Back to Bataan

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Back to Bataan
Back to Bataan.jpg
Theatrical poster
Directed by Edward Dmytryk
Produced by Robert Fellows (exec.)
Screenplay by Ben Barzman
Richard H. Landau
Story by Aeneas MacKenzie
William Gordon
Starring John Wayne
Anthony Quinn
Music by Roy Webb
Cinematography Nicholas Musuraca
Edited by Marston Fay
Production
company
Distributed by RKO Radio Pictures (US)
Release dates
  • June 25, 1945 (1945-06-25) (US)
[1]
Running time
95 minutes
Country United States
Language English
Box office $2,490,000[2]

Back to Bataan is a 1945 World War II war film, directed by Edward Dmytryk and starring John Wayne and Anthony Quinn.[3] It depicts events (some fictionalized and some actual) that took place after the Battle of Bataan (1941–42) on the island of Luzon in the Philippines. The working title of the film was The Invisible Army.[4]

Plot[edit]

The film begins with the then-recent US Army Ranger raid at Cabanatuan prisoner-of-war camp. The film then flashes back to March 1942.

As American forces under General MacArthur are forced to pull out of Bataan, Colonel Joseph Madden (John Wayne) of the U.S. Army, stays behind to organize guerrilla fighters against the occupying Japanese forces in the Philippines. Madden teams up with Filipino resistance fighters to liberate POWs from Cabanatuan after the Bataan Death March.

One of his officers, Captain Andrés Bonifácio (Anthony Quinn), carries a heavy burden. Not only does he have to live up to being the grandson of Andrés Bonifacio a national hero, but his former fiancée Dalisay Delgado (Fely Franquelli) is apparently collaborating with the Japanese, broadcasting propaganda over the radio. (In actuality, Ms. Delgado was also using the propaganda broadcasts as a means to relay sensitive information to the Filipino resistance without incurring Japanese suspicions – a fact known only to Col. Madden and his superiors.)

Over the next year, Madden and his group of Filippino guerillas attack Japanese outposts, supply depots, military airfields and other installations. Madden and his men also rescue a middle-aged American school teacher, named Bertha Barnes (Beulah Bondi), who joins the guerillas after witnessing the brutal activities of the Japanese.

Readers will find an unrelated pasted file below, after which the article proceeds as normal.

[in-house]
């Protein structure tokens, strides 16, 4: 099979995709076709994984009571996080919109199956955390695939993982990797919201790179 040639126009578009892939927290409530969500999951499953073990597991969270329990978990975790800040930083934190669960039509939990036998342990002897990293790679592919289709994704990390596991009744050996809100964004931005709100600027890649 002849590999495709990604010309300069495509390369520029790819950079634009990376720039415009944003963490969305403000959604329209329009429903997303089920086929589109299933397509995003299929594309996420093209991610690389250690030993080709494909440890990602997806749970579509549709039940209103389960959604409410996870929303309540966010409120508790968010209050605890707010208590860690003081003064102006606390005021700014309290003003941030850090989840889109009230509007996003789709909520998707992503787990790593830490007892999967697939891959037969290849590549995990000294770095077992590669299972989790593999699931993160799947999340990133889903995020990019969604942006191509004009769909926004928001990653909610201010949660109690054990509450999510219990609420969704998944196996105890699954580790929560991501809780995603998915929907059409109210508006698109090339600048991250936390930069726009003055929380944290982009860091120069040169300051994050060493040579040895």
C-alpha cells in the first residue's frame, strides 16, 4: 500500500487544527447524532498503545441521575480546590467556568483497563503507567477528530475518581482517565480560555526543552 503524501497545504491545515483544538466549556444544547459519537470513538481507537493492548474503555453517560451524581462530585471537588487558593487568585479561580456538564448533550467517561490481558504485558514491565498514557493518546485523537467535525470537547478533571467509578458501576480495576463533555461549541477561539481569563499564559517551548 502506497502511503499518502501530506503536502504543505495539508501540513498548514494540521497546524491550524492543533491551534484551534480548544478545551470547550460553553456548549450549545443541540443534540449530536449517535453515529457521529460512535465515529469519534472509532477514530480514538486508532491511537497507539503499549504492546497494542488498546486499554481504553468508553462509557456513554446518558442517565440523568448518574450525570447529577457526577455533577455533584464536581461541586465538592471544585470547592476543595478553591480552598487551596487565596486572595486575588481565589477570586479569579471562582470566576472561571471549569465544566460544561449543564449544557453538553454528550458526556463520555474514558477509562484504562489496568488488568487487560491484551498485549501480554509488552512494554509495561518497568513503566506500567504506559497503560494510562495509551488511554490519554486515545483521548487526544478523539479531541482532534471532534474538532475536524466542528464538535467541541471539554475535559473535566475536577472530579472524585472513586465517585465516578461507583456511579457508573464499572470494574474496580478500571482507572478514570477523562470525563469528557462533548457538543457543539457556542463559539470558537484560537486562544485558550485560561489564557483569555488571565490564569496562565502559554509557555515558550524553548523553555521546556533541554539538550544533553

Major Hasko (Richard Loo), one of the Japanese commanders, attempts to appease the local population by staging a semi-independence ceremony to reduce popular support for the Filipino reistance forces. Madden, Bonifácio and the guerillas attack the ceremony where Dalisay finally reveals her true alliance when, during her radio speech covering the ceremony, urges the population to rise up against the Japanese. Most of the Japanese troops are killed in the raid, but one young Filipino boy, who is one of Ms. Barnes former students named Maximo Cuenca, is captured. After being interrogated, Maximo agrees to tell the Japanese commander the location of Colonel Madden's forces. However, this attempt fails when Maximo sacrifices himself at the last second by grabbing the steering wheel of the Japanese truck. All the Japanese personnel in the truck are killed and Maximo dies in the arms of his lifelong school teacher, Miss Barnes.

After this, Colonel Madden leaves the Philippines, leaving Captain Bonifácio in command of the Filipino resistance with Dalisay fighting alongside him. Several more months later in October 1944, Bonifácio and his group travel to Letye where news of the impending American invasion to liberate the Philippines is circulating. After arriving on Letye, Bonifácio is reunited with Madden where they are tasked with a mission to secure a small village in preparation for the invasion.

At the climax, Madden and Bonifácio, along with their men, engage the Japanese in a large pitched battle where they try to secure a small bridge over a creek in the village so the American forces can cross. Just when all seems lost as Japanese tanks arrive to engage, American reinforcements and tanks coming from the invasion beachhead arrive on the scene and destroy all the Japanese tanks, winning the battle.

The film closes with another short montage of several of the released Americans from the Cabanatuan prison camp.

Main cast[edit]

As the film opens, the credits roll over actual film clips from January 30, 1945, of POWs being freed from Cabanatuan, a Japanese prisoner of war camp.[1]

Production[edit]